Osprey Diary Thurs 29th August

Not a lot of action on the osprey nest today – in fact we spent most of the morning watching the flies on a rather unsavoury left over fish tail in the nest! This in itself is a good sign though- it means neither of our two remaining ospreys are going hungry, or they’d have been back for it, flies not withstanding. The adult male did bring a fish in for our chick Blue YZ this afternoon so we know she isn’t too  hungry.

Q: Why do ospreys sometimes eat the fish tails and sometimes not?

A: It depends on how hungry they are, and the type of fish ( some  have larger stiffer tails). I have found a pile of fish tails below an ospreys favourite feeding perch before, and at Loch of the Lowes, most nights a fox wanders past the base of the  nest tree looking for any dropped tidbits.

Q: Do ospreys produce pellets like owls? 

A: Great question! All raptors ( birds of prey) and many other predatory or scavenger birds ( like large gulls and Skuas) all produce pellets. These are regurgitated  inedible remains of their prey, such  as fur, hair, bones and beaks. As ospreys only eat fish, and fish scales are digestible and their  bones are cartilaginous ( rubbery) and easy to digest, they do not need to produce pellets.

Q: How long does an osprey take to kill a fish and how is it done?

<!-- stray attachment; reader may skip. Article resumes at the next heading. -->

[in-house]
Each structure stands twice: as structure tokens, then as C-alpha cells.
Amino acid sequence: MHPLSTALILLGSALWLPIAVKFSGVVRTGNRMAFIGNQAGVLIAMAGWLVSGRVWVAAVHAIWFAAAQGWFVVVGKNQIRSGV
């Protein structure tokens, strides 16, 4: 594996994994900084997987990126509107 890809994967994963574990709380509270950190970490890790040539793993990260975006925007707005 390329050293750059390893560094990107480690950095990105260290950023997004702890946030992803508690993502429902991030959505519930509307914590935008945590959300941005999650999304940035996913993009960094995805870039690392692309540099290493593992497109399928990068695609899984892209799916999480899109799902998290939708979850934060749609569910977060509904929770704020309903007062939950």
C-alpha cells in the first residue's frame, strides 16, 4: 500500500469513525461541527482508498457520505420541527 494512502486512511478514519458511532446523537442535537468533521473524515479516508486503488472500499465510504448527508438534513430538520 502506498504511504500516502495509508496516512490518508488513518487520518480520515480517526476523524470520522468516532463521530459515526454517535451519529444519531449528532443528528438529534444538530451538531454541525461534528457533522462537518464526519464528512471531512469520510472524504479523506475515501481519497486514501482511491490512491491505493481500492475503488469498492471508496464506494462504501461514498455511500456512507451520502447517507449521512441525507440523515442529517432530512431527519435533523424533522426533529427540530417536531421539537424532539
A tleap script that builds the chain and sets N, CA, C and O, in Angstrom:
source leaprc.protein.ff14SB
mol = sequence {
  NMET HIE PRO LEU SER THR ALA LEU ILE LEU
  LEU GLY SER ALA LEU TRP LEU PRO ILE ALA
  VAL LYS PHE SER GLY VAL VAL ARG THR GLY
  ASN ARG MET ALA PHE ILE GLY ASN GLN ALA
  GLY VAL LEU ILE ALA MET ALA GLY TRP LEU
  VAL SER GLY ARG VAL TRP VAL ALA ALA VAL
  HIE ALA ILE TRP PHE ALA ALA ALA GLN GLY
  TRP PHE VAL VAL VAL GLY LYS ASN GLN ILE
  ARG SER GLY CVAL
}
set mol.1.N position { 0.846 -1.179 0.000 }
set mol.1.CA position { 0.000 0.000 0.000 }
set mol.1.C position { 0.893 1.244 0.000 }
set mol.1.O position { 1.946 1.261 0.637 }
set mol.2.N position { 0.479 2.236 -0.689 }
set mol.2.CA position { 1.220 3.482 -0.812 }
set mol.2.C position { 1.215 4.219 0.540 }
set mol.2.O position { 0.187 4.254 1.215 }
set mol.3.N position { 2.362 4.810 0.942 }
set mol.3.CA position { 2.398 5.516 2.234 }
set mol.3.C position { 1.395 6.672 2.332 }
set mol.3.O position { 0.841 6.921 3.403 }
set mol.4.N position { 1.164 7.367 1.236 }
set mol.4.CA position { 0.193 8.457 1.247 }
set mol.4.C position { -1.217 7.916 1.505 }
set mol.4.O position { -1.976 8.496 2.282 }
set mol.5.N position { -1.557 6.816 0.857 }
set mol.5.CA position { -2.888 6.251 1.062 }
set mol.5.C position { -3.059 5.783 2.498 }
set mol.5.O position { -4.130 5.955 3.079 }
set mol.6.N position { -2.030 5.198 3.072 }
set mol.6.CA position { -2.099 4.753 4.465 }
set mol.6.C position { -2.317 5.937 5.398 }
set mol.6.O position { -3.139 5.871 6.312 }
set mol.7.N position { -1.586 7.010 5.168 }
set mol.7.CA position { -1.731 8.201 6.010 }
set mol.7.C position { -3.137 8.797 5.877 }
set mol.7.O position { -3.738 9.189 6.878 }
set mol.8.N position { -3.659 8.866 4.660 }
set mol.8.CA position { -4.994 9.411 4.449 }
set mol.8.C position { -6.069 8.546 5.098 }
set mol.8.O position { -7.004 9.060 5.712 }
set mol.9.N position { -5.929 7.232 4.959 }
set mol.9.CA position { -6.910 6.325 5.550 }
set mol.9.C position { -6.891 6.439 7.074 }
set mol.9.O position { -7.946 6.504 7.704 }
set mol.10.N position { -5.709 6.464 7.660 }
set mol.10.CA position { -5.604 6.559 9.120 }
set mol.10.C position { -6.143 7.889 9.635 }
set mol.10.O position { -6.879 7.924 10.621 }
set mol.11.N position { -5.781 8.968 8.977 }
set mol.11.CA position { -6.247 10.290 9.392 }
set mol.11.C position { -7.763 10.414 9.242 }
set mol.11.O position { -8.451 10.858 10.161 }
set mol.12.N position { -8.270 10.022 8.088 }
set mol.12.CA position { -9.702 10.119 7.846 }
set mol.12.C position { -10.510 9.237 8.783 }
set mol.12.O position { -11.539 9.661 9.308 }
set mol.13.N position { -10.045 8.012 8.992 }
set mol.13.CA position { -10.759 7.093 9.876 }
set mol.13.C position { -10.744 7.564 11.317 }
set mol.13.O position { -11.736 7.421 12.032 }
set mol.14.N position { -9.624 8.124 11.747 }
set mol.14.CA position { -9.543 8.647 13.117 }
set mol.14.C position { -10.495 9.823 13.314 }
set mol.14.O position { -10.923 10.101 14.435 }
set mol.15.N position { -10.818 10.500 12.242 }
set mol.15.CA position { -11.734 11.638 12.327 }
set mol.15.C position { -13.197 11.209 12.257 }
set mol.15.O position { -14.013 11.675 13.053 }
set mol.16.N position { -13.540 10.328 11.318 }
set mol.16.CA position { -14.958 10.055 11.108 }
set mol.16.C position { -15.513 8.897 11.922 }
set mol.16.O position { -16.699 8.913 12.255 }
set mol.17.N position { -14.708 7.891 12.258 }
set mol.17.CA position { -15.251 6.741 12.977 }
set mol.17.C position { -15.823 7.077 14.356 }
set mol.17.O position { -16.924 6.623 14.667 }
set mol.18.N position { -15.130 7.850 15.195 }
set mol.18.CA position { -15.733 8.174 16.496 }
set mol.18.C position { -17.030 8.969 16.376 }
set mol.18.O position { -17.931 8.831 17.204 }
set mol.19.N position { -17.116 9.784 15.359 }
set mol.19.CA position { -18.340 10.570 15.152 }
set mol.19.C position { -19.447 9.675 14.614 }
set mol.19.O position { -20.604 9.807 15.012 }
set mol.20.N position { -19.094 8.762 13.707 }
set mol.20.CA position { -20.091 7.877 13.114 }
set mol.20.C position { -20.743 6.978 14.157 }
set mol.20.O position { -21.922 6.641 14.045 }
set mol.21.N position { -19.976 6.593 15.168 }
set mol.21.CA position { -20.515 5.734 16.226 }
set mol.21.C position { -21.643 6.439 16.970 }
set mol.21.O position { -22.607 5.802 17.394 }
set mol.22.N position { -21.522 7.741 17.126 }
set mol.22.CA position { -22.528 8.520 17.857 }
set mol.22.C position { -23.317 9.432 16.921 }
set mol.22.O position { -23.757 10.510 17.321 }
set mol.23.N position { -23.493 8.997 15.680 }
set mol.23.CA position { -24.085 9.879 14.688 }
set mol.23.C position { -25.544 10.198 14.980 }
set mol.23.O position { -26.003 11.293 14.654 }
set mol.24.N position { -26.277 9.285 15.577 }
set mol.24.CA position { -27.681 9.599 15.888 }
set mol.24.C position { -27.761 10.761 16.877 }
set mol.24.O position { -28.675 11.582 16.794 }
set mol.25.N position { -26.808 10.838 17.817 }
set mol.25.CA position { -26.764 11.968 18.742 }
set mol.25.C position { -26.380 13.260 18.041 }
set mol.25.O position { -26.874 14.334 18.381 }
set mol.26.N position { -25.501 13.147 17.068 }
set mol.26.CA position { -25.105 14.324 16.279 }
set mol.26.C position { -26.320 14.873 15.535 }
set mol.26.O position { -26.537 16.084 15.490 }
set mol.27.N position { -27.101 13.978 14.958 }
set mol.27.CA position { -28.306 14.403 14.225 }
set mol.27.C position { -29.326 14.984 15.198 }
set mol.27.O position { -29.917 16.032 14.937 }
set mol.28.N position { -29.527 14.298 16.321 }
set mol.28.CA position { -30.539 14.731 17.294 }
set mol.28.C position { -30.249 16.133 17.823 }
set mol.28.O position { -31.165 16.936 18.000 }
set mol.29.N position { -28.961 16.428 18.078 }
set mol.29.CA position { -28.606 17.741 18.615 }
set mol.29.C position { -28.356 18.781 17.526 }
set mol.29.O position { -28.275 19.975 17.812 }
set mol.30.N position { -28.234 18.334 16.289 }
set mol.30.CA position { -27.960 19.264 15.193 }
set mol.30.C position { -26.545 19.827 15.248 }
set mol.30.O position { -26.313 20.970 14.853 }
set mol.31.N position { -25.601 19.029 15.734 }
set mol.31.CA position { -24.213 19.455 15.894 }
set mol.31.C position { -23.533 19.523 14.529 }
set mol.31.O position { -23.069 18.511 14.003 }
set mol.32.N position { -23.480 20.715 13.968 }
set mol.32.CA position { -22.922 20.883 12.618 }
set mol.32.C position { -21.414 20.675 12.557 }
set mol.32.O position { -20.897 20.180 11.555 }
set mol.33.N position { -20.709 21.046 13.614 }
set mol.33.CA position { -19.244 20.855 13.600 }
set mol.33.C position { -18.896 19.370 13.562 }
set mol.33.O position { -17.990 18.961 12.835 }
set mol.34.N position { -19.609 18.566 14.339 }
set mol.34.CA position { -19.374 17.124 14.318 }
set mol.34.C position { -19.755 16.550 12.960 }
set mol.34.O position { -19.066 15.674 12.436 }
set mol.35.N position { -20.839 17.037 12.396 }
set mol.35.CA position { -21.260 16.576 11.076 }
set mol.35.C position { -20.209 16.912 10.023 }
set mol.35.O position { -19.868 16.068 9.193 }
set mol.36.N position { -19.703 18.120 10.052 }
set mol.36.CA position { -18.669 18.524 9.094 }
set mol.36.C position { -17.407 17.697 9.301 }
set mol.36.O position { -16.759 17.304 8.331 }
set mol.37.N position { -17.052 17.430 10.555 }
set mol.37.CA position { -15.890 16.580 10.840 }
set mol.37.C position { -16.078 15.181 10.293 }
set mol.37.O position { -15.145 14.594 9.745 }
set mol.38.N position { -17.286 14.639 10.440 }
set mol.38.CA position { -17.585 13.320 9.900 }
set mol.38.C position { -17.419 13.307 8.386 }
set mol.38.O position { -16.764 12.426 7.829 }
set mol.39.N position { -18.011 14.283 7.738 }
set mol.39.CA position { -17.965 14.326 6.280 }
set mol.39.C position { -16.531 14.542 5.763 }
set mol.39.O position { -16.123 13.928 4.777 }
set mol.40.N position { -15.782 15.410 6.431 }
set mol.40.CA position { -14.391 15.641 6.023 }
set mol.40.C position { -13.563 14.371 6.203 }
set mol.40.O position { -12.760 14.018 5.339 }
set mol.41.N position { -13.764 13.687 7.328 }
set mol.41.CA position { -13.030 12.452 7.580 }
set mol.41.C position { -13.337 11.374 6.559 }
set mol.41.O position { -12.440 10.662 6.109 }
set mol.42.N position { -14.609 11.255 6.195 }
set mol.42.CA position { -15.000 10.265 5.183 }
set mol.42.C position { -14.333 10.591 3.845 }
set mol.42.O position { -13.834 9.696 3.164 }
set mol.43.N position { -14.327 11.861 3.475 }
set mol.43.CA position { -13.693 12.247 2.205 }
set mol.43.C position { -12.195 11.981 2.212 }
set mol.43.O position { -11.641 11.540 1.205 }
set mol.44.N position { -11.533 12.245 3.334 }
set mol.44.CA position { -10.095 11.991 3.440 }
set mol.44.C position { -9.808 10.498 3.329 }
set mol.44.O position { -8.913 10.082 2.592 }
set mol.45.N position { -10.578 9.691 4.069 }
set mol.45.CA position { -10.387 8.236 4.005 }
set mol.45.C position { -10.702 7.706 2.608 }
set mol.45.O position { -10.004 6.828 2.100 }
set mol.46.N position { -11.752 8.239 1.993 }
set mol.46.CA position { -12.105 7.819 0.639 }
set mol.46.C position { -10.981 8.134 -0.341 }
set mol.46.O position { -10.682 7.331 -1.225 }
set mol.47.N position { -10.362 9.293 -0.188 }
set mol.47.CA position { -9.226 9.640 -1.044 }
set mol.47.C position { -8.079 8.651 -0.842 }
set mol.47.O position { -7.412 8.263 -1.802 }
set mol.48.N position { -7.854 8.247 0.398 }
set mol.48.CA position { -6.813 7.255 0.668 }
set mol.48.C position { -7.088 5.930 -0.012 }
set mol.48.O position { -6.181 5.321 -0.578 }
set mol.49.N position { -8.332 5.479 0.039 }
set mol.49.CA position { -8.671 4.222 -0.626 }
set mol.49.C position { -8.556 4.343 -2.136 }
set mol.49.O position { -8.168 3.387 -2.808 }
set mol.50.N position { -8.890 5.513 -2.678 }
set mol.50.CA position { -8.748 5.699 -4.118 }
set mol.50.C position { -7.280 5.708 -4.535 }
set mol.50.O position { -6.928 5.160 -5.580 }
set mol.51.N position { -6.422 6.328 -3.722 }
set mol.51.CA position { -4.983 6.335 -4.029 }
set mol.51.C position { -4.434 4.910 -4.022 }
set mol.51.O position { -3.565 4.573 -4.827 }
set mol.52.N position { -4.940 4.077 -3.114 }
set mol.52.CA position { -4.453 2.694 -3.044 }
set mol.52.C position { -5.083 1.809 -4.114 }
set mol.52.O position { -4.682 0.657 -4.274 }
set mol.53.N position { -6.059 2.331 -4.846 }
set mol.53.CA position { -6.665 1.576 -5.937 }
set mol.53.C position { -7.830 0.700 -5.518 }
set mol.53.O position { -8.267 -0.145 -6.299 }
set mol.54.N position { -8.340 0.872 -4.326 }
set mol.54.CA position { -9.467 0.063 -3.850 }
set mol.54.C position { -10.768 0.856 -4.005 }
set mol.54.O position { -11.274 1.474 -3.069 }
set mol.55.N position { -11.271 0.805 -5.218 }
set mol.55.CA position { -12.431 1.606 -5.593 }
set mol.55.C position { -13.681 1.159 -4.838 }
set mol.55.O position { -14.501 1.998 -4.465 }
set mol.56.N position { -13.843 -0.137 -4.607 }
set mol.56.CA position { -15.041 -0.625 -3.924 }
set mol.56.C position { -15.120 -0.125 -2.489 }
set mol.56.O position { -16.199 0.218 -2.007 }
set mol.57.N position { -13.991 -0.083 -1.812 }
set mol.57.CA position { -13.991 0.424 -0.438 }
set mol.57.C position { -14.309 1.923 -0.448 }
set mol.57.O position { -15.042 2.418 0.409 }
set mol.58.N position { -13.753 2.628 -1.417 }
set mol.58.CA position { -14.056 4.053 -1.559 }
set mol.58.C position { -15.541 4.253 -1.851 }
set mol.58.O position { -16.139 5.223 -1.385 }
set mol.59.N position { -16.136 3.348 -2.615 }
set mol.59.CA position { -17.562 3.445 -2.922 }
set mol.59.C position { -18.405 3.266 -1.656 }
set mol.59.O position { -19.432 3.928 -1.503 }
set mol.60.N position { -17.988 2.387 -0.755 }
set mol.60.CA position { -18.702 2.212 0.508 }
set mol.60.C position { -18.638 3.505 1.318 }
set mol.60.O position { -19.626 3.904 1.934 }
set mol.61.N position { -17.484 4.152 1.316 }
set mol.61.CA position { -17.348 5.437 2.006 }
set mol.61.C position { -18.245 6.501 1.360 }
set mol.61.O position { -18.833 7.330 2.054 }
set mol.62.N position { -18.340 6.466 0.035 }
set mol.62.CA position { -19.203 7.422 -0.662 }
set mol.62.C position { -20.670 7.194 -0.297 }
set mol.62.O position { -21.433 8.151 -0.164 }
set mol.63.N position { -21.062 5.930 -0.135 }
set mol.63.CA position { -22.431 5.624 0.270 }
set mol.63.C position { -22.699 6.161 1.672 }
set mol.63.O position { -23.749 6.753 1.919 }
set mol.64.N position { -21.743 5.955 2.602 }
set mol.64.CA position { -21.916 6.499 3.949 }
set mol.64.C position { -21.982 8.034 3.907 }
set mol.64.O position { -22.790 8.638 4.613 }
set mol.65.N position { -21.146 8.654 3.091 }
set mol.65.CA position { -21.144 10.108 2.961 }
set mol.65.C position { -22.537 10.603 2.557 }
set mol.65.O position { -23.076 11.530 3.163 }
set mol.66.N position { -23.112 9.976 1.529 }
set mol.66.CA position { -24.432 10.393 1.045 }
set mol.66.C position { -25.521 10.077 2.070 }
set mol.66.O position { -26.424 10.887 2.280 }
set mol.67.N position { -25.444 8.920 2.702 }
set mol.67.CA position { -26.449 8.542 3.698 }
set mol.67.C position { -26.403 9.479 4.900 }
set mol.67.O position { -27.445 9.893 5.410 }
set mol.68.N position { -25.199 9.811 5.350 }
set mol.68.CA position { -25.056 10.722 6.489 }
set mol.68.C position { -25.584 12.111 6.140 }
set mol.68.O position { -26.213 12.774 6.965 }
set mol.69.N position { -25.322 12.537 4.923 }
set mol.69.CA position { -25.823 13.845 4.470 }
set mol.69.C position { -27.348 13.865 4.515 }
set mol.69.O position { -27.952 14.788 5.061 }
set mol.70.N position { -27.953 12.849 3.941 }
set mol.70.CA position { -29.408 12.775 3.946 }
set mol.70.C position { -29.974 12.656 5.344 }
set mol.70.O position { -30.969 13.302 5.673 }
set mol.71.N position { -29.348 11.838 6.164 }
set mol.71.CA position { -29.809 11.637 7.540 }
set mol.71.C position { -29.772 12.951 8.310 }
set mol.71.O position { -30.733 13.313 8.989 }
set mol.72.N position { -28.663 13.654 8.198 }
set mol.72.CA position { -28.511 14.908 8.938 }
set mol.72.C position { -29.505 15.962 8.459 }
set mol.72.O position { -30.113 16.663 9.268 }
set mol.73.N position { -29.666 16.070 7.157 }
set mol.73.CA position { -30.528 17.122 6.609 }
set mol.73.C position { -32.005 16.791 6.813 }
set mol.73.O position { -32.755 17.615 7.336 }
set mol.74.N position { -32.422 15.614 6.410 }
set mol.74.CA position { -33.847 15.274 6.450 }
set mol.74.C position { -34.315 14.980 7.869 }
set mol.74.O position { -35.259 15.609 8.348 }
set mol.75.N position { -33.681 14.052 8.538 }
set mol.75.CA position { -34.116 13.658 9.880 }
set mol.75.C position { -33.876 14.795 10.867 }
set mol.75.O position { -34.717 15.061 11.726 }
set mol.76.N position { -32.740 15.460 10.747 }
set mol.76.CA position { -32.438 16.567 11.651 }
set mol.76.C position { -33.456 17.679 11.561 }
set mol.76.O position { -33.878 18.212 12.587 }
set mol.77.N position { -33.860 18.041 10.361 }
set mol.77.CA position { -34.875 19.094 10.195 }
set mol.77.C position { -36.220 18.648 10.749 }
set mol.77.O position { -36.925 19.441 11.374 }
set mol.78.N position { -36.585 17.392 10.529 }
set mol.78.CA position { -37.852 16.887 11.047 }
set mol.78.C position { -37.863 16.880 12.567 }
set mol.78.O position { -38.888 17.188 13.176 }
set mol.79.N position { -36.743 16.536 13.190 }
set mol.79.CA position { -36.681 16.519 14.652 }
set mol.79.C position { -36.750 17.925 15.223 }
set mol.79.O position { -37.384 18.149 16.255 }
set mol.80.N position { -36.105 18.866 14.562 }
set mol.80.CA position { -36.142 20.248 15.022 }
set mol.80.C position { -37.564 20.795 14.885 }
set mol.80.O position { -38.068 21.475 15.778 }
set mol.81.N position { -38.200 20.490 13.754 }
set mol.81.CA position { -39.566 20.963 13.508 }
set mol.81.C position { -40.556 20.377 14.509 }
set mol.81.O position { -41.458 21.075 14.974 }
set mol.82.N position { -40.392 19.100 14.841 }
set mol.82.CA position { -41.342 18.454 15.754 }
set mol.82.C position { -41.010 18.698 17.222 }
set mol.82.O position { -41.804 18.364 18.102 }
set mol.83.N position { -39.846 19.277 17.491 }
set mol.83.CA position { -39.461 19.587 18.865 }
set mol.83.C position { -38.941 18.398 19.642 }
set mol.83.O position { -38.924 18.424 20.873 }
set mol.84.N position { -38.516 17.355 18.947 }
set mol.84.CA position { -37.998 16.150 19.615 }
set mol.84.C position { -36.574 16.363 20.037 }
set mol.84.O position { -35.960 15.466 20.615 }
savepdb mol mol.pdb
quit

A: This depends on the birds catching technique. Sometimes, if the bird gets a good hold on the fish in the water , it can pierce the fish’s brain or vital organs with its talons and it dies almost instantly. If not, it often quickly suffocates when it is taken from the water, as the bird carries it away. Occasionally if the bird returns to a nearby nest quickly, the fish will still be alive, and we have all seen this on the Lowes nest. In this case, the osprey invariably start eating the head first so this quickly kills the fish.

And the BIG question of the week…..

Q: How much longer will the ospreys be at Loch of the Lowes this year? 

A: We don;t know exactly as every year their leaving date is a little different. Most often they leave around the end of August, or the first week of September, We have had juveniles still here into the second or even third week of September but this is less common. It can be influenced hugely by weather- a good northerly breeze and high  pressure are ideal for southwards migrations so check your weather forecast!

My advice is that if you wish to see the ospreys this season, come and visit Loch of the Lowes this weekend and wish them safe journeys!

Any other burning osprey questions out there, send them to ospreys@swt.org.uk

Ranger Emma

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Not a lot of action on the osprey nest today – in fact we spent most of the morning watching the flies on a rather unsavoury left over fish tail …

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